More from the “What Would We Do Without Social Scientists” file, a new study out of Britain that finds professional women benefit from flirting. I’m still waiting for social psychologists to replicate the finding from a few years back that women in bars get better looking the more you drink. (A real study, as I recall, but I can’t find it. All I can find right now is the study that alcohol makes you smarter, but I already knew that.)
Meanwhile, having no sooner noted the millstone of endless exaggeration and scaremongering by the climateers earlier today, I stumbled across the all-time stupidest climate claim ever. Even though it’s from 2004, it’s still worth highlighting here: Can the Earth Explode as a Result of Global Warming? I’m pretty sure the answer is No. Can this possibly be satire? Hard to tell. I’m sure some of the climateers will believe it, since they’ll believe almost anything.
Did you know that California’s official state mollusk is the banana slug? Actually, not quite. The Democratic legislature once upon a time passed a bill to designate the slug as the official mollusk of the Golden State, but then-Governor George Deukmejian wisely vetoed the bill. But the Democratic urge to make the slug official explains a lot, doesn’t it? Seems more fitting for the official mascot of California’s economy if you ask me. Now we hear that Fresno may be the next California municipality to file for bankruptcy. Never fear: Jerry Brown is going to build the first leg of California’s high-speed rail not far from Fresno—just the kind of public “investment” that business really needs to get going, right? Instead, I’m sure the local farming community would settle for some water—that’s the kind of government service that actually helps the private sector, and exactly the kind of government service California’s central valley is not getting from Washington these days. In the meantime, California will just have to get by with its official insect—the Dog Faced Butterfly (not making this up).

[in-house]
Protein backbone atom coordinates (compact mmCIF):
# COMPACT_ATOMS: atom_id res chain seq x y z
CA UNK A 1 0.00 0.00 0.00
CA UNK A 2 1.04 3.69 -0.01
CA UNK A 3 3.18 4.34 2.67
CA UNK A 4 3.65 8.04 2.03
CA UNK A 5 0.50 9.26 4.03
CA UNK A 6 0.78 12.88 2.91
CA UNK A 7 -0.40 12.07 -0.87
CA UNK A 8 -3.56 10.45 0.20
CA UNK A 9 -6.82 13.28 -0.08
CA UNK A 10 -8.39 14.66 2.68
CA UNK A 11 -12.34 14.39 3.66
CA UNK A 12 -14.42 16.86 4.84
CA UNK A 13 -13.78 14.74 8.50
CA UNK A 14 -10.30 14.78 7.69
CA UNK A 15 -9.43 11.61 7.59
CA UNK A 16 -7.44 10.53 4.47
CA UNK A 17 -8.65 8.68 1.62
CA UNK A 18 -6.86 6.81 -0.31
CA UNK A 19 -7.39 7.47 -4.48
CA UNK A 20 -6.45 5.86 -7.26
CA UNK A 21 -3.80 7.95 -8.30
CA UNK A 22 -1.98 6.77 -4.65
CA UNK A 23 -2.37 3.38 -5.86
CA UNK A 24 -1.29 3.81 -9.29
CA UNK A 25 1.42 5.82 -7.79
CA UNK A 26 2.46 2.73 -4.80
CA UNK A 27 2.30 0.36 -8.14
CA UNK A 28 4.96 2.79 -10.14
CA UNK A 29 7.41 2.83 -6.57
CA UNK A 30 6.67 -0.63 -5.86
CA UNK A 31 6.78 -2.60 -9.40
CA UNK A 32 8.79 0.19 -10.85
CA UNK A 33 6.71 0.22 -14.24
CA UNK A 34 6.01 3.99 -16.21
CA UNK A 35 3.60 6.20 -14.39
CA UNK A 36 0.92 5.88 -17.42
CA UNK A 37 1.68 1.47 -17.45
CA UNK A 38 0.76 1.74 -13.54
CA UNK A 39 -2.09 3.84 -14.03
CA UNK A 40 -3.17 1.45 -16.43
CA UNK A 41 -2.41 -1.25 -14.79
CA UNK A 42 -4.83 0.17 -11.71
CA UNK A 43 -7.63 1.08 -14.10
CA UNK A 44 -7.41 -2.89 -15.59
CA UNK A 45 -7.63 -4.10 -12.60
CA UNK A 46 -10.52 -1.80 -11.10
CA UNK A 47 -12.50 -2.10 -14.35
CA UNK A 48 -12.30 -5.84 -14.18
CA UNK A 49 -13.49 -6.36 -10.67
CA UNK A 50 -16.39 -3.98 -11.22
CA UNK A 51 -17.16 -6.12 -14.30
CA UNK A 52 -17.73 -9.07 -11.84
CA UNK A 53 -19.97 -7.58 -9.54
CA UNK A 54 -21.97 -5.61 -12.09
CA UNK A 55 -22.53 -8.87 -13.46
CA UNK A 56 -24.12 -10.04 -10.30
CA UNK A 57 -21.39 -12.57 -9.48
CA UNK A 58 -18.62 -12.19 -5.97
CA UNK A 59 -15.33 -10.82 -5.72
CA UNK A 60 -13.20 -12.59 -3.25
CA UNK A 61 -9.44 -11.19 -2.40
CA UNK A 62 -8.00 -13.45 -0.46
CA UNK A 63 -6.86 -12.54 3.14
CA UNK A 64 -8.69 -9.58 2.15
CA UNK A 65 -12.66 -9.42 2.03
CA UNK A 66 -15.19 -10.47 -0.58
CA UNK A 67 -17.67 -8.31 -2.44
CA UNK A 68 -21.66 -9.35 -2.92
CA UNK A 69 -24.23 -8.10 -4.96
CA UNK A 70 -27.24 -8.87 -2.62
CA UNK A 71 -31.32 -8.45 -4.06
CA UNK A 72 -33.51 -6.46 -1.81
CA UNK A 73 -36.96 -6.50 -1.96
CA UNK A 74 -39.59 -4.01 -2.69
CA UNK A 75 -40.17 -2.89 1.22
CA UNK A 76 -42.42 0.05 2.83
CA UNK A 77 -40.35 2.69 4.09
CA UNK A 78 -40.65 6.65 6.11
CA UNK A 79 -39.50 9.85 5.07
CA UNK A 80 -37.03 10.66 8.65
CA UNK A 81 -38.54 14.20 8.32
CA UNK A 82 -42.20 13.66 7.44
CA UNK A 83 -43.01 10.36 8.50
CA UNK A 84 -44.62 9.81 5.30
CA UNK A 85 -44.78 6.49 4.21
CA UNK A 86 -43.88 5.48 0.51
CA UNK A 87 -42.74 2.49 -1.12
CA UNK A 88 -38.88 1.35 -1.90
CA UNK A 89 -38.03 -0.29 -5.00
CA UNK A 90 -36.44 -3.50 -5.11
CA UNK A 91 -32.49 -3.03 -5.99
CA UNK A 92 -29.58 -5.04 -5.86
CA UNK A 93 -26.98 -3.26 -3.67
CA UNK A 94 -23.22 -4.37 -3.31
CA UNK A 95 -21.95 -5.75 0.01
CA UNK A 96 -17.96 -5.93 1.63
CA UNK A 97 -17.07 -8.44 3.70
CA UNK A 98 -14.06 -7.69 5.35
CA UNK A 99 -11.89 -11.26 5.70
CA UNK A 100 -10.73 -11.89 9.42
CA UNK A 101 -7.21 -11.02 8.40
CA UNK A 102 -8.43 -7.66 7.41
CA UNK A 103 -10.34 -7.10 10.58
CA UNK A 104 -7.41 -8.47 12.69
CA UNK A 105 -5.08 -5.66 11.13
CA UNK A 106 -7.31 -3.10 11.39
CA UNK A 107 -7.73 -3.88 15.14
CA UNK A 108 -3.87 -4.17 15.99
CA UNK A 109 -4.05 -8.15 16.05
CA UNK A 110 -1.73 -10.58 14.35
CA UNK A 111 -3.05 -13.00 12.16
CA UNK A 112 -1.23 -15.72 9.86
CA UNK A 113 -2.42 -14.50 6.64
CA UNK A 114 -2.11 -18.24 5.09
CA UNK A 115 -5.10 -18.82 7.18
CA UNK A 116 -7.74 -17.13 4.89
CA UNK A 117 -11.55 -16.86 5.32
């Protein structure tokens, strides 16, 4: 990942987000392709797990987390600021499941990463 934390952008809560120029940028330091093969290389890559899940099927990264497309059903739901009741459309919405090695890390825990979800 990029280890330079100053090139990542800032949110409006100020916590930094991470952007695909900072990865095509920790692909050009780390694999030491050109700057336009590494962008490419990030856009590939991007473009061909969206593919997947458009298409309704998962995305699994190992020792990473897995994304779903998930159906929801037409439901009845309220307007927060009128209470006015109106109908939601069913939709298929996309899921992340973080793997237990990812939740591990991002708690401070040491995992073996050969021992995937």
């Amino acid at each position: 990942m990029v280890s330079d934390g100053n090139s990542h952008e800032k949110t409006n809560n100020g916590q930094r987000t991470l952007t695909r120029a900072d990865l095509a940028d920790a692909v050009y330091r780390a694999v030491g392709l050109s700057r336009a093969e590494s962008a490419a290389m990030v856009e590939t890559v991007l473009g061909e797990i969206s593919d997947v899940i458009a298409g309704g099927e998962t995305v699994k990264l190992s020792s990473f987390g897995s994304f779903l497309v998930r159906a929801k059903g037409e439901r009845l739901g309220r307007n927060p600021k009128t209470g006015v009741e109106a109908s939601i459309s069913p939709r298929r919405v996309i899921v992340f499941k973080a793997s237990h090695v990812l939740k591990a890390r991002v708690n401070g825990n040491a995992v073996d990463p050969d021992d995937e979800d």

NPR has discovered the problem with hyphenated names for married couples: after just one additional generation, the names start to pile up to absurd lengths. Well congratulations, NPR—you’ve just caught up with Ronald Reagan, who was on to this problem in a radio broadcast back around 1978, called “What’s In a Name?” (Not available online anywhere apparently, but included in this CD collection of Reagan’s pre-presidential radio addresses. (UPDATE: Found it! Hat tip: Jeryl Bier. Very much worth a listen, and you’ll see that Reagan does a better job of the story than NPR. But once again we see Ronaldus Magnus is three decades ahead of NPR. But why should that surprise us any more?)
Finally, I haven’t weighed in on the Chick-fil-A controversy, but the photo below warms my heart, as well as ensuring that the Left will continue to disgrace itself with more expressions of liberal “tolerance.”